Albert Racinet’s L’Ornement Polychrome,1869–73.

Albert-Charles-Auguste Racinet (1825–1893), himself an accomplished artist, is best known today for publishing two major pictorial works on the history of design — Le costume historique and L’Ornement polychrome — while engraver and artistic director at the Parisian publisher Firmin Didot et Cie. Published in ten instalments between 1869 and 1873, the first iteration of […]

‘The Prince’ and the Politics of Power by Machiavelli.

The father of modern political theory, Niccolo di Bernardo dei Machiavelli, was born at Florence, May 3, 1469, saw the troubles of the French invasion (1493), when the Medici fled, and in 1498 became secretary of the Ten, a post he held until the fall of the republic in 1512. He was employed in a […]

The Madness of Hot Metal Piecework.

I WAS working on an Intertype at the Walthamstow Guardian when I managed to get a ‘Grass’ on the Sunday Telegraph (this meant working the Saturday as a casual operator) through a fellow operator who put in a word, knowhatimean? It was a real closed society when I started, no-one told new people anything and […]

‘The Clang Out.’

Hot Metal Comps. had a unique way of saying goodbye to a workmate who was retiring from the trade. There was a hell of a lot of racket in the Comp Room when it happened! The journeyman Comps. and their Apprentices would scatter everywhere grabbing small chases, metal galleys, quoin keys, furniture or anything remotely […]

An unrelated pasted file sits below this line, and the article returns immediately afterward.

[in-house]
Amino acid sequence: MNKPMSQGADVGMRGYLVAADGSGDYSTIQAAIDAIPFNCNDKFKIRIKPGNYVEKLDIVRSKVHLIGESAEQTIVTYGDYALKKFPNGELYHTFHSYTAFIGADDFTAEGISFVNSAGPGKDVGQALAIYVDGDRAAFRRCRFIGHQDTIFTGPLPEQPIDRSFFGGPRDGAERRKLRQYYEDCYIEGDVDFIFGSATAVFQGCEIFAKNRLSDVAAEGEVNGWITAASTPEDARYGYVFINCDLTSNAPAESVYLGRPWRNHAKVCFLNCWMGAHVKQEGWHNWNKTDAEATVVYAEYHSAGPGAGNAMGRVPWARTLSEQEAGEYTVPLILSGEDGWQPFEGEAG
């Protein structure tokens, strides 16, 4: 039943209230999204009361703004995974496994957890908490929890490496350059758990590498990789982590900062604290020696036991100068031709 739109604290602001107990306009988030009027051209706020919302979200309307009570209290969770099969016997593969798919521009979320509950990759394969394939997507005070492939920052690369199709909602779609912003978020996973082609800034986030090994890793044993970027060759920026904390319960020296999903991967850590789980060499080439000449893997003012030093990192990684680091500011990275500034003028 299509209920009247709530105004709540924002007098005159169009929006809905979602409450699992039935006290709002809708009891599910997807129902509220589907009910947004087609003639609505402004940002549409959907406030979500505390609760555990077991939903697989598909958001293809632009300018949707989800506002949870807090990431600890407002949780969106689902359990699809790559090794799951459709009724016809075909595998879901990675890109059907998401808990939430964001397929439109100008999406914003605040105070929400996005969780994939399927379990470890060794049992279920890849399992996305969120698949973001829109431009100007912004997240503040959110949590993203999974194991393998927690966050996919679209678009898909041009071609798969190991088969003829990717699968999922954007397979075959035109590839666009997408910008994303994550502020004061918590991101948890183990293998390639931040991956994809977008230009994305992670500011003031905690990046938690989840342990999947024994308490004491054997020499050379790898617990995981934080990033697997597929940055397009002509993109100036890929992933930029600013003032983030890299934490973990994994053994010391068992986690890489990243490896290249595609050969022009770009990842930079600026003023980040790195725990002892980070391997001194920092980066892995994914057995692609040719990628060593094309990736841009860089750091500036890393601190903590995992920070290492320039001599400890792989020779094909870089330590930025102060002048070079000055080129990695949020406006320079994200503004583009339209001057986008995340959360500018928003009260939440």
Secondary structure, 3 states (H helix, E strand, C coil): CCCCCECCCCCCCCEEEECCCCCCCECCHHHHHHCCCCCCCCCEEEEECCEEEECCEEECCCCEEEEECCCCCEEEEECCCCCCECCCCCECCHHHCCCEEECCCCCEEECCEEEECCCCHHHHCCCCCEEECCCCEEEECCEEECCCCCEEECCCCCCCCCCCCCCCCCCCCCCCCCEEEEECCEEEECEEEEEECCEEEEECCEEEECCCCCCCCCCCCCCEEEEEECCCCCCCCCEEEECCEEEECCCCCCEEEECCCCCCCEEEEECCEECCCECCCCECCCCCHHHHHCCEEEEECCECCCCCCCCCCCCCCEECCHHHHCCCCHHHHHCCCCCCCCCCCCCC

Hot Metal Type Pictures.

One panel of a folder for a tea merchant. This is an amazingly creative piece of work, with letters formed from “printers flowers” and border elements, and the letters made structural parts of a scene constructed in Oriental style metal type elements: Combination Chinese Border Series 91, Patented January 18, 1881 by MacKellar, Smiths & […]

‘Death and the Eternal Forever’ by Ron English.

Ron English has bombed the global landscape with countless unforgettable images: on the street, in museums, in movies, in books and on television. Coining the term ‘POPaganda’ to describe his signature mash-up of high and low cultural touchstones; from superhero mythology to totems of art history, his work is populated with a vast and constantly […]

John Baskerville, Type Designer.

Born 1706–Died 1775, English type designer and printer. He and Caslon were the two great type designers of the 18th century in England. He began his work as printer and publisher in 1757 and in 1758 became printer to the University of Cambridge. Baskerville’s first volume was a quarto edition of Vergil. His type faces […]

The Atlas of Living Australia.

The green-spotted triangle butterfly is one species documented in the Atlas of Living Australia. (Credit: CSIRO) by Natalie Muller DON HOBERN REMEMBERS spending much of his childhood looking at beetles and moths without knowing how to identify what he was looking at. What he needed was a good book – one with pictures, descriptions and […]

What is Printed Ephemera?

“a little museum of common printed things, to illustrate at one and the same time the historical development of our social life and the development of printing” The term ‘printed ephemera’, although used privately by the great English collector, John Johnson, was established in the public consciousness in 1962 by John Lewis’s work of that […]

The Art of Marbling Books.

Marbled paper has been used for centuries in bookbinding, generally as endpapers—front and back—sometimes as outside decorative covers. It is made by floating pigments upon a mucilaginous “size”, arranging the chosen colors as desired using toothed combs and other tools, then laying a sheet of paper or fabric onto the floating pattern to pick it […]